Do you know from the beginning how your books will end or do you let your characters decide their journey?
It’s a mix of both, really. I’m a big outliner? I make these monstrous twenty page synopsises for all my books, and then I try my best to stick to them. Of COURSE I end up wandering away from them, exploring different ideas, getting hit with a new plot point that feels more interesting than what I’ve laid out. But giving myself a road map really helps get the story written.
I know a lot of pantsers out there, and I don’t know how they do it.
Do you have a favorite scene, moment, or quote from the book?
Probably the Swedish Fish?
It’s not a spoiler, since it’s right in the first chapter, but whenever Adam and his friends are having a big feelings moment, they share Swedish Fish. You give someone a piece of candy, tell them how you feel, and they eat the candy. It’s a way to make tough conversations go down a bit smoother. It’s inspired from a real world thing my friends and I used to do in high school, only with Tootsie Rolls.
I write sensitive disaster characters because I too was, and still am, a sensitive disaster.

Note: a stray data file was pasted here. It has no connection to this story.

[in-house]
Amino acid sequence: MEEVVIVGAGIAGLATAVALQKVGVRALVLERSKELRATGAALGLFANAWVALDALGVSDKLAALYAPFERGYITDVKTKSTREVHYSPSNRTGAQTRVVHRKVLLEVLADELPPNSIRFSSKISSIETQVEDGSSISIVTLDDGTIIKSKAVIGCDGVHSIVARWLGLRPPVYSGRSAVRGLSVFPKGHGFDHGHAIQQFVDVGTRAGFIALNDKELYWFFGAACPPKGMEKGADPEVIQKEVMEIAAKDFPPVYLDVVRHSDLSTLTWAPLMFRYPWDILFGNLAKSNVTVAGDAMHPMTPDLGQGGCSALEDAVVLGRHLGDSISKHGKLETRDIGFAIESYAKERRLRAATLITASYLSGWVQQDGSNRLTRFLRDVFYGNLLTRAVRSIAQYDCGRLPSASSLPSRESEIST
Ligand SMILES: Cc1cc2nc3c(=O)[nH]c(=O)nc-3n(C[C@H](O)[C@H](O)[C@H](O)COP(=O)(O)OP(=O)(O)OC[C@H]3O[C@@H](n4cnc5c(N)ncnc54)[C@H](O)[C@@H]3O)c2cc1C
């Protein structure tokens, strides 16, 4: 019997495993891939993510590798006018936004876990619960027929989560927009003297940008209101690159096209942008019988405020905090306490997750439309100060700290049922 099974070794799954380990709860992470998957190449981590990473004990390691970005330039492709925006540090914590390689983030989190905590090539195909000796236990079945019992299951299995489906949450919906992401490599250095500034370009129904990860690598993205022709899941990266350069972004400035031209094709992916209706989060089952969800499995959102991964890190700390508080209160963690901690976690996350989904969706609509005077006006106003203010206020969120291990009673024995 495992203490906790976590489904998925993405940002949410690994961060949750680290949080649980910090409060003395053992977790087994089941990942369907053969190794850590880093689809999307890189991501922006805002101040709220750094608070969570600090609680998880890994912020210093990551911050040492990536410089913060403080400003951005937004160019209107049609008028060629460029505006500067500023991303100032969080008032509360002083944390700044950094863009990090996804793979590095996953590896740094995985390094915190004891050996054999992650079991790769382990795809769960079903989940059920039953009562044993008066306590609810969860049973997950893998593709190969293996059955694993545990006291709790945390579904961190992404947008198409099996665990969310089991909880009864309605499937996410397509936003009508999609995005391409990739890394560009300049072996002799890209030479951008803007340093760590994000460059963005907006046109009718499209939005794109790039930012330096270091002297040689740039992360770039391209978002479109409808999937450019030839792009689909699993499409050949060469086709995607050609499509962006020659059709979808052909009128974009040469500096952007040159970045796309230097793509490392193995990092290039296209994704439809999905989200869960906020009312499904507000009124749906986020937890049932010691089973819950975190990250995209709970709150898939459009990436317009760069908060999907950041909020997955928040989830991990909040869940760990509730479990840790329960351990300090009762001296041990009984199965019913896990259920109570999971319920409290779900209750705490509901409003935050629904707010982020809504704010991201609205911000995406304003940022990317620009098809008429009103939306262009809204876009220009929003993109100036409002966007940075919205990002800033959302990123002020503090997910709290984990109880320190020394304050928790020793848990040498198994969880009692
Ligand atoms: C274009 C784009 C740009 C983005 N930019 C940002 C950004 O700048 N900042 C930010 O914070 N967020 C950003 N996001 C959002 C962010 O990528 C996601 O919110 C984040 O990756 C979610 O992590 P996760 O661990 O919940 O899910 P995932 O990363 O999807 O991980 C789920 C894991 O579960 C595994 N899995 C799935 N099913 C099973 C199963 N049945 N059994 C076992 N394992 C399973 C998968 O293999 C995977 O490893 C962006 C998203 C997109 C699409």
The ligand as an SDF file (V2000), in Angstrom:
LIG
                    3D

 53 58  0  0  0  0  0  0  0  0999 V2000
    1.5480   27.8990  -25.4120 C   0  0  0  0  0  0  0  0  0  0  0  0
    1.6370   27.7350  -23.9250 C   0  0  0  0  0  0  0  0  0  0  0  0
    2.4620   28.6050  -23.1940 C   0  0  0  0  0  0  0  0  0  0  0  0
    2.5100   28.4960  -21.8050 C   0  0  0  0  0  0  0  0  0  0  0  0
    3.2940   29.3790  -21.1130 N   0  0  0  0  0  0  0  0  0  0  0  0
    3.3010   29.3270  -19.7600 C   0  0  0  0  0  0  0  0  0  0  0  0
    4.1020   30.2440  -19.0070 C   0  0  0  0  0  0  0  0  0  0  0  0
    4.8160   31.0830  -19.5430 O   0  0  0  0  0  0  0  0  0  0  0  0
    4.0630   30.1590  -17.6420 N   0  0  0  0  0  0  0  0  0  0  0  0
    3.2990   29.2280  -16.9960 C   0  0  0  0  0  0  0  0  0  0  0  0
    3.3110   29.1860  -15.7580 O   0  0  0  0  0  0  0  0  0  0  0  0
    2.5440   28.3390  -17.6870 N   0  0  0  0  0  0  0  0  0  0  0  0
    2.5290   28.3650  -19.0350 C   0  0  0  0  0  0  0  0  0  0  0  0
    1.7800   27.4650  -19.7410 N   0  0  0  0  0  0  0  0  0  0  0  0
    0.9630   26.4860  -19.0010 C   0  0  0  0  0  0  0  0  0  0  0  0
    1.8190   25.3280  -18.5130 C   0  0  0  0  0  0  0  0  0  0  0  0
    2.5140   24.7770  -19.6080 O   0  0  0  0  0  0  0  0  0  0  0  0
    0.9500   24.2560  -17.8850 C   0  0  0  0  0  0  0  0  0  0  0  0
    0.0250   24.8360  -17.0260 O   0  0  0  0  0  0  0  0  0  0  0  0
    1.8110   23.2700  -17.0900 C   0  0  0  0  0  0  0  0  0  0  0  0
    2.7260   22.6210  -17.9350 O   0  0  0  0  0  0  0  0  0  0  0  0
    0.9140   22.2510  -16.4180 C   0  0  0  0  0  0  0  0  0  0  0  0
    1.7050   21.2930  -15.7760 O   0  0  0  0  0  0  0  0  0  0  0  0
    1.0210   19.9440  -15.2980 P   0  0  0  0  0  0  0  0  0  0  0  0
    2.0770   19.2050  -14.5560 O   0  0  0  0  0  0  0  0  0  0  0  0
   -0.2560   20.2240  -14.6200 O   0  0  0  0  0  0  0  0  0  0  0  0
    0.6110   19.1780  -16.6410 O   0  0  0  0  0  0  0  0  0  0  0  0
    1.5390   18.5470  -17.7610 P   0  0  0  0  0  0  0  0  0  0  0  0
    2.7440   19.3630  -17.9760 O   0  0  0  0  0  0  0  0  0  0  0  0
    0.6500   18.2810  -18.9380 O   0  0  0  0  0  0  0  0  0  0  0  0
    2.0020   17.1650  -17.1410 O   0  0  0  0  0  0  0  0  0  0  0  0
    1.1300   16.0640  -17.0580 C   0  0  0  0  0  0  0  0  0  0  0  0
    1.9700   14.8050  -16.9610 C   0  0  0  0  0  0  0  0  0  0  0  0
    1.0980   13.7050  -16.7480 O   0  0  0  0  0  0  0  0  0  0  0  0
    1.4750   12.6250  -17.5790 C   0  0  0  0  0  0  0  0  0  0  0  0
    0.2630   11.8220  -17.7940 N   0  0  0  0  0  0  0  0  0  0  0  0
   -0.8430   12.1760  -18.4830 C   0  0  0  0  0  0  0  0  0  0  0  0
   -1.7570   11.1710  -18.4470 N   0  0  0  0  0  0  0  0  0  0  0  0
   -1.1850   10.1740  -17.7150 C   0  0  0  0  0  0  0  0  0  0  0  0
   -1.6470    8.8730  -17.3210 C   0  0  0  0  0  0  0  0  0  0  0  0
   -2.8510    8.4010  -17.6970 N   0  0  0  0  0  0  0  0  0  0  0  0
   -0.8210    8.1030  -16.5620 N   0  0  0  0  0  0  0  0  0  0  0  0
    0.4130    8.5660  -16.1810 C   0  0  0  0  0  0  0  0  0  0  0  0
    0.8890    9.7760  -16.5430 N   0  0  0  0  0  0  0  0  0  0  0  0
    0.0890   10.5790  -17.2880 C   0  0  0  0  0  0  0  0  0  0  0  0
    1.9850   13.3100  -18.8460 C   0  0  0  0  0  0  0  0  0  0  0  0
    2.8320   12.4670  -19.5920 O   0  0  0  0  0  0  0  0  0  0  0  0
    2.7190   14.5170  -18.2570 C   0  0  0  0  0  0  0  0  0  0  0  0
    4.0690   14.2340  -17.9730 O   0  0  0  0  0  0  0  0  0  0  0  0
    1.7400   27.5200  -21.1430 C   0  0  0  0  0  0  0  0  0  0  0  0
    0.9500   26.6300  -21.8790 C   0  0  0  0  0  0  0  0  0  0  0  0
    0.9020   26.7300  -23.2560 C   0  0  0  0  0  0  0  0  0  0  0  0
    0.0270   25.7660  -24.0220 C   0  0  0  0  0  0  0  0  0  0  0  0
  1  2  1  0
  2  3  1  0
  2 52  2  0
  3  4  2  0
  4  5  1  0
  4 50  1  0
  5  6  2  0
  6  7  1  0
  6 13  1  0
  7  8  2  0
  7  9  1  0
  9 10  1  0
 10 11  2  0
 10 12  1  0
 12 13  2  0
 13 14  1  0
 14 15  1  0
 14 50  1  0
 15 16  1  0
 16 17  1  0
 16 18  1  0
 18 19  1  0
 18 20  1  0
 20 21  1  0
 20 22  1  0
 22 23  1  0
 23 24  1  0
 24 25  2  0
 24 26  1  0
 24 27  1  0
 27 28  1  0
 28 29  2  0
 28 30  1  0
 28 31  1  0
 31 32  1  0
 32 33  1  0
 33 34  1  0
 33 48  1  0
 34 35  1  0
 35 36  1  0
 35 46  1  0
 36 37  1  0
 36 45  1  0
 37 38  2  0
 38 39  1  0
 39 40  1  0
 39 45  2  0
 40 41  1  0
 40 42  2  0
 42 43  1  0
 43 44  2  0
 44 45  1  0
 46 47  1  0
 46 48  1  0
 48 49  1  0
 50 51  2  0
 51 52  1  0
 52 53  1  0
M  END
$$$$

What are three books you would recommend if someone enjoyed You Can Go Your Own Way?
Oh what a good question. Probably Rayne & Delilah’s Midnite Matinee by Jeff Zentner, which deals with two friends having to let go of something wildly important to them, and wrestling with the future. Jeff writes stunning, lyrical books that are just packed full of heart. I’d like to be a bit more like him when I grow up.
I’ll also say any book by Whitney Gardner? You’re Welcome Universe is one of my favorites of all time, the VOICE is just so good, and Chaotic Good is brilliant. She writes these geeky novels that are just emotional rollercoasters while also being wildly funny.
And last… maybe It’s Kind of a Cheesy Love Story by Lauren Morrill? I firmly believe Lauren writes the best YA rom-coms ever, and that one is her absolute best. I even blurbed it! A big chunk of that story is about trying to move on from your past, from what everyone thinks you are, to what you KNOW you are. And she does it with some huge belly laughs.
What’s next for you? Anything you can share?
Me and Lauren Gibaldi, who I did Battle of the Bands with, have another interconnected anthology coming out! It’s called Freshman Orientation, and it takes place on a single day at a college’s first day of school. Watch for it with Candlewick in 2023.
ABOUT THE AUTHOR
Eric Smith is an author and literary agent from Elizabeth, New Jersey.
His Young Adult books include the Inked duology (Bloomsbury), the anthology Welcome Home (Flux), The Girl & the Grove (Flux), and Don’t Read the Comments (Inkyard Press).
His first non-fiction book, The Geek’s Guide to Dating, was published with Quirk Books in December 2013. It was an Indiebound bestseller and has sold into eight languages.
When he isn’t busy working on his own books, he works representing YA, sci-fi, fantasy, and quirky non-fiction with P.S. Literary.
You can find him on Twitter at @ericsmithrocks. You can learn more about his books, and his authors, on his official website.